Just last Friday, the Intergovernmental Panel on Climate Change issued its 5th Assessment Report since 1990, and the related Summary for Policymakers. The report took six years to produce and is considered the most comprehensive review of the scientific evidence for man-made climate change available. 830 scientists from 85 countries contributed, reviewing 9,200 research studies on matters ranging from rising sea levels to ocean acidification, to the impact of volcanic activity, to name just a few.
Over the coming weeks, we’ll be reviewing the IPCC findings in some detail. But given the hundreds of pages involved, permit me to begin with a thumbnail sketch by Sir John Houghton, former Co-Chair of the IPCC, Oxford University professor, leading Christian author and thinker, and friend of the beloved pastor, John Stott. In a British website connecting the environment, science and Christianity, Houghton summarized the main findings of the report as follows:
1) That it is extremely likely (i.e. more than 95% probability) that human influence on climate caused most of the observed increase in global average surface temperature from 1951- 2010.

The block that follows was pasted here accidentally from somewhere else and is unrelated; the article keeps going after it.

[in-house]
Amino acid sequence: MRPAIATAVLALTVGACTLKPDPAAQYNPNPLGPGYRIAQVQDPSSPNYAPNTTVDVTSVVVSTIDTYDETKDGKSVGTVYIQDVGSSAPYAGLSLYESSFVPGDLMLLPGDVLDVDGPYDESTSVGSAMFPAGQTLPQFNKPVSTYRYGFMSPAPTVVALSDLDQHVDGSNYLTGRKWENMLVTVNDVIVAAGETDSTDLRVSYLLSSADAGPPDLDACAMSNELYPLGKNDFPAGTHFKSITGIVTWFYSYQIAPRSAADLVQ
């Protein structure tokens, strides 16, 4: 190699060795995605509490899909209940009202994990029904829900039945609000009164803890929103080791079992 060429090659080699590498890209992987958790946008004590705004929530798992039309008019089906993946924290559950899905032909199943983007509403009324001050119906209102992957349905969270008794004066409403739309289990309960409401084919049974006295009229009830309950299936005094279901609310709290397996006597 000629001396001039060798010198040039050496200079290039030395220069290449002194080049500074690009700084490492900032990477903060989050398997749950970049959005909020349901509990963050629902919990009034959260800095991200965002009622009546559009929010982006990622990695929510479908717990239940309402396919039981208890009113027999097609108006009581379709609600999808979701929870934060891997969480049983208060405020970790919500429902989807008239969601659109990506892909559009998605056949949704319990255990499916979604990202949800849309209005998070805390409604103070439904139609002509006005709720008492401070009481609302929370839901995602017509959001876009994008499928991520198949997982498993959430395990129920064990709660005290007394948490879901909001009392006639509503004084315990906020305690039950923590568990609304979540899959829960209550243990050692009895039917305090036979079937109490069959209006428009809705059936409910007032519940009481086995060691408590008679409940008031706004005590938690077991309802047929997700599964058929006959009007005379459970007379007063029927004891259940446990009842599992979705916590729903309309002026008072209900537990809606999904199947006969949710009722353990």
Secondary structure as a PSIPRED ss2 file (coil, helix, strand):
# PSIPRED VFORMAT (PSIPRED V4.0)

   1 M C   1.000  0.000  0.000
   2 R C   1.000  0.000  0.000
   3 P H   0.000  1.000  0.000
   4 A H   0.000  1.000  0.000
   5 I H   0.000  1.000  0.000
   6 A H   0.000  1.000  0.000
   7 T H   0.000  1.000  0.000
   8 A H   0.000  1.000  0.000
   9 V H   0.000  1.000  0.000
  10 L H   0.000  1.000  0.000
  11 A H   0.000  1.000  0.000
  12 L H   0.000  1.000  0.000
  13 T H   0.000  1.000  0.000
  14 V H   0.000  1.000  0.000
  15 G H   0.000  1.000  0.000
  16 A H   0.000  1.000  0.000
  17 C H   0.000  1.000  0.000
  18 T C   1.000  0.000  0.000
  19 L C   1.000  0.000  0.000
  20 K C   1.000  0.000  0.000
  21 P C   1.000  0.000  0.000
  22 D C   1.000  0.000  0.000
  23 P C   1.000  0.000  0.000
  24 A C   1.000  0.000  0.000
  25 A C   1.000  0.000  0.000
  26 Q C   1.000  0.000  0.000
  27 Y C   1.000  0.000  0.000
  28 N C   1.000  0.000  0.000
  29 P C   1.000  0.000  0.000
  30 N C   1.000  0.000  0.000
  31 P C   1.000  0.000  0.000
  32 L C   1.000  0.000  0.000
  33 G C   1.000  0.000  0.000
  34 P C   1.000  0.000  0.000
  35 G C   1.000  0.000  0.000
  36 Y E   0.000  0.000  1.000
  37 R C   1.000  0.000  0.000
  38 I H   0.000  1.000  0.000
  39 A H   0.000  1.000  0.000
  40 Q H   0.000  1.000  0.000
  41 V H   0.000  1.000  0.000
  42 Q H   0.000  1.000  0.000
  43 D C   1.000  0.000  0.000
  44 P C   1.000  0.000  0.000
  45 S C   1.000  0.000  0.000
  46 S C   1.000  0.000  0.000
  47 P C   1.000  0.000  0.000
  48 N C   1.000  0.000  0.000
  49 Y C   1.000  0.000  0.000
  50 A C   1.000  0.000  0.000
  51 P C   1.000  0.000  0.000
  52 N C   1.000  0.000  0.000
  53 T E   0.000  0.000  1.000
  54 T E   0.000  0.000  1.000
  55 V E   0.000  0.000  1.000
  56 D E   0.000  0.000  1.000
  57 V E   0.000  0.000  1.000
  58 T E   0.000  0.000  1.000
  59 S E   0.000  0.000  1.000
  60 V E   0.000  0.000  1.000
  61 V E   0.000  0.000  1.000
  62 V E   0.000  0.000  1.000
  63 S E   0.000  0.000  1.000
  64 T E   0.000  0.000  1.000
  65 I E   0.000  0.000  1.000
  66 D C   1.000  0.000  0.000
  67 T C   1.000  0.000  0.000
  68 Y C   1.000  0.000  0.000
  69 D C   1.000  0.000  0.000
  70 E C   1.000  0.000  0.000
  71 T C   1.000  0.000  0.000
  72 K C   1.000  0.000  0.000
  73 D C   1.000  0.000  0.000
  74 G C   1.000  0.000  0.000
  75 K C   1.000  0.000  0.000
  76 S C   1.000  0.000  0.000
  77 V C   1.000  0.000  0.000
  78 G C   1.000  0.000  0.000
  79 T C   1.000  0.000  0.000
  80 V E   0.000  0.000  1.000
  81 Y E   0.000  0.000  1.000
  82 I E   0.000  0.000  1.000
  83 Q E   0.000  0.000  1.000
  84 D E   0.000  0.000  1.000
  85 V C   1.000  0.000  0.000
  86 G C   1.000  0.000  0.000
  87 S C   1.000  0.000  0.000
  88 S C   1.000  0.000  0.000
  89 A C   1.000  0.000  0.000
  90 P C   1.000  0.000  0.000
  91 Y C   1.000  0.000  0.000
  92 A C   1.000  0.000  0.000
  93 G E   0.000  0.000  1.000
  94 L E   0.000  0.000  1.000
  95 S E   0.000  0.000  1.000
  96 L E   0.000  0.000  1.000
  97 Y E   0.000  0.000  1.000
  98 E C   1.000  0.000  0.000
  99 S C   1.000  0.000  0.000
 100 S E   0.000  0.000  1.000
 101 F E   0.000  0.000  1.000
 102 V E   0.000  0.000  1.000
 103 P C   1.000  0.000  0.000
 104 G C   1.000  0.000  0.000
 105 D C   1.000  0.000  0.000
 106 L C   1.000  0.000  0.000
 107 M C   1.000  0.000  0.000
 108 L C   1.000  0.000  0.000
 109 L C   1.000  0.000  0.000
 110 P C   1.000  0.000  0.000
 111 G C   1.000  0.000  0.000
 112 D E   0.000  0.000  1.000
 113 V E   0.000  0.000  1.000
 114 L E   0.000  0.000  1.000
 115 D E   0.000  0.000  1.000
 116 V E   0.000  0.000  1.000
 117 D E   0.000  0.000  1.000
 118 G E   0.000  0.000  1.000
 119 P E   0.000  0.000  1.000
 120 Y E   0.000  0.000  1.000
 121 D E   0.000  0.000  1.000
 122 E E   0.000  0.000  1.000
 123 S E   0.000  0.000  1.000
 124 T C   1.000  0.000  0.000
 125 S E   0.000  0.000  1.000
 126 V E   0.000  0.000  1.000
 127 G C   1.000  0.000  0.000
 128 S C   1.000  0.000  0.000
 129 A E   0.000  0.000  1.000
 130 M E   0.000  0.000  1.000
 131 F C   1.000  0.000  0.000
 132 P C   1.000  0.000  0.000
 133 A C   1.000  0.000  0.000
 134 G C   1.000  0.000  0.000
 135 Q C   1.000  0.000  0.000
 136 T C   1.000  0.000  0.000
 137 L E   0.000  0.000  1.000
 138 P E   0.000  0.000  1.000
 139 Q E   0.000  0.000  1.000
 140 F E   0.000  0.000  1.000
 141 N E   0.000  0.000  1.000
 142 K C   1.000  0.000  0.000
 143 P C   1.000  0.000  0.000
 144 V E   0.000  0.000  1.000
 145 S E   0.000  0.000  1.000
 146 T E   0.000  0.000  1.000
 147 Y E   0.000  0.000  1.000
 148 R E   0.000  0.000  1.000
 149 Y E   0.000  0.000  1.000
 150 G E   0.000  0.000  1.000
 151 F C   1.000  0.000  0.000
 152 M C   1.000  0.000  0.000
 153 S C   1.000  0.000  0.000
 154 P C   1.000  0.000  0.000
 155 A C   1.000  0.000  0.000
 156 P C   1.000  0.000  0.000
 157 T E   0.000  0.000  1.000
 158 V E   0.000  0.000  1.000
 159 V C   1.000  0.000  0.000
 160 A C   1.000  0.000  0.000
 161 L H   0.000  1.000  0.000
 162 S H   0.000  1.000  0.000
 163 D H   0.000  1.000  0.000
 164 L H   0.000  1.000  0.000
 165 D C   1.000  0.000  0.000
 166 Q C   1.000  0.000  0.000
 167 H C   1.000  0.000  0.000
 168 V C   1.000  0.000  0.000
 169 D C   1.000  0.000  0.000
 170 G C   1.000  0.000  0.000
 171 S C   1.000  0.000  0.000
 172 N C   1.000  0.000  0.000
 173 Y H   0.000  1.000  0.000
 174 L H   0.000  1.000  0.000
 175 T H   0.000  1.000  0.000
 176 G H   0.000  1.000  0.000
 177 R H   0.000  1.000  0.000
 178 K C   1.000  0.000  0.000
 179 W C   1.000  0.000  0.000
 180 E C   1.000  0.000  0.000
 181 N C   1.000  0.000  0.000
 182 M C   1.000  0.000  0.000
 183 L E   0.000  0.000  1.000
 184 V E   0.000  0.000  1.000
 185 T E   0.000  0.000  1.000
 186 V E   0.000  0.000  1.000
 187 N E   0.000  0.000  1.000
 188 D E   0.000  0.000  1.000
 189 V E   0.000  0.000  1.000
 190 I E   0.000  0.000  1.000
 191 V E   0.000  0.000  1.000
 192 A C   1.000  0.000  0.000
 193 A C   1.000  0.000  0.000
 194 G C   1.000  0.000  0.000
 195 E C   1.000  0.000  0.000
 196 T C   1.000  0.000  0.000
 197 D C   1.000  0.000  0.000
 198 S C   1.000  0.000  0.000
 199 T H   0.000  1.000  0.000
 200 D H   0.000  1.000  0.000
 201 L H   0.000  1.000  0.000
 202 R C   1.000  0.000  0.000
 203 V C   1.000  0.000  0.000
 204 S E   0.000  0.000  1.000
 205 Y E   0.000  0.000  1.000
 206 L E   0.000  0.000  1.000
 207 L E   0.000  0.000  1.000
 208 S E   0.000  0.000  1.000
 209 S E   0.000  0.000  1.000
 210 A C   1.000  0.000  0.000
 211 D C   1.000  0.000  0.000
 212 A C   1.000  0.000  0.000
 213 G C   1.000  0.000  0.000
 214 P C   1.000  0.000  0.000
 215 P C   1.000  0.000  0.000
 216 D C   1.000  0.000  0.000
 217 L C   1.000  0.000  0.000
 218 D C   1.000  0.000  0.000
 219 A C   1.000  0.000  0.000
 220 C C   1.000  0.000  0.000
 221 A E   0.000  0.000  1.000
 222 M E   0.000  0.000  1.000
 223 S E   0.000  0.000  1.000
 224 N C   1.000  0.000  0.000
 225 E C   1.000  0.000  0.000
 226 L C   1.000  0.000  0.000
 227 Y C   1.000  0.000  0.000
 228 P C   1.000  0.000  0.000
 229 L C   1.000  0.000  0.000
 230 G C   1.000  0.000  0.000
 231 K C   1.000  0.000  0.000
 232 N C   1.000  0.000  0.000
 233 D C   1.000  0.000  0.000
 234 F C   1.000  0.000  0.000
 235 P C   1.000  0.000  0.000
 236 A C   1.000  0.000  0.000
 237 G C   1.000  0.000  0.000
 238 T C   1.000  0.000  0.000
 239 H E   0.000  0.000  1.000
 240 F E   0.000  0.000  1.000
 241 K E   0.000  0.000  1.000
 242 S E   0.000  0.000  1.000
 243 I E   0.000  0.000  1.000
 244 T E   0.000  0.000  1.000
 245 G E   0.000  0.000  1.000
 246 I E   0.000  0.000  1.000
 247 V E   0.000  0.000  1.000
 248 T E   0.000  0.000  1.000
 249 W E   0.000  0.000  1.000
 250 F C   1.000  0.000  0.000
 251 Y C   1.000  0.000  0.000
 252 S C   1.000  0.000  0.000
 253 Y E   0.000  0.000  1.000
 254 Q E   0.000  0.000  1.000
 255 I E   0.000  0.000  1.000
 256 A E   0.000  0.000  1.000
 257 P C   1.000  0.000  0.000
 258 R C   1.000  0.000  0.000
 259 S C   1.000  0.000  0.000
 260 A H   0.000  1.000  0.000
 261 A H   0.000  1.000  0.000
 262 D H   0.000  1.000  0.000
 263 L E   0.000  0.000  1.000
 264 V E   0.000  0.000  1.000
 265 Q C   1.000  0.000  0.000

2) That there is high confidence that this has led to warming of the ocean, melting of snow and ice, a rise in global mean sea level and to more climate extremes with increased intensity.
3) Further warming will result from continued emissions of greenhouse gases, causing changes in all parts of the climate system. Considerable reductions in greenhouse gas emissions will be required if climate change is to be limited.
4) Under almost all possible scenarios a rise of 1.5C is predicted by the end of this century relative to 1850 to 1900 temperatures, but in some scenarios the rise is greater than this. Most scenarios predict further warming beyond 2100.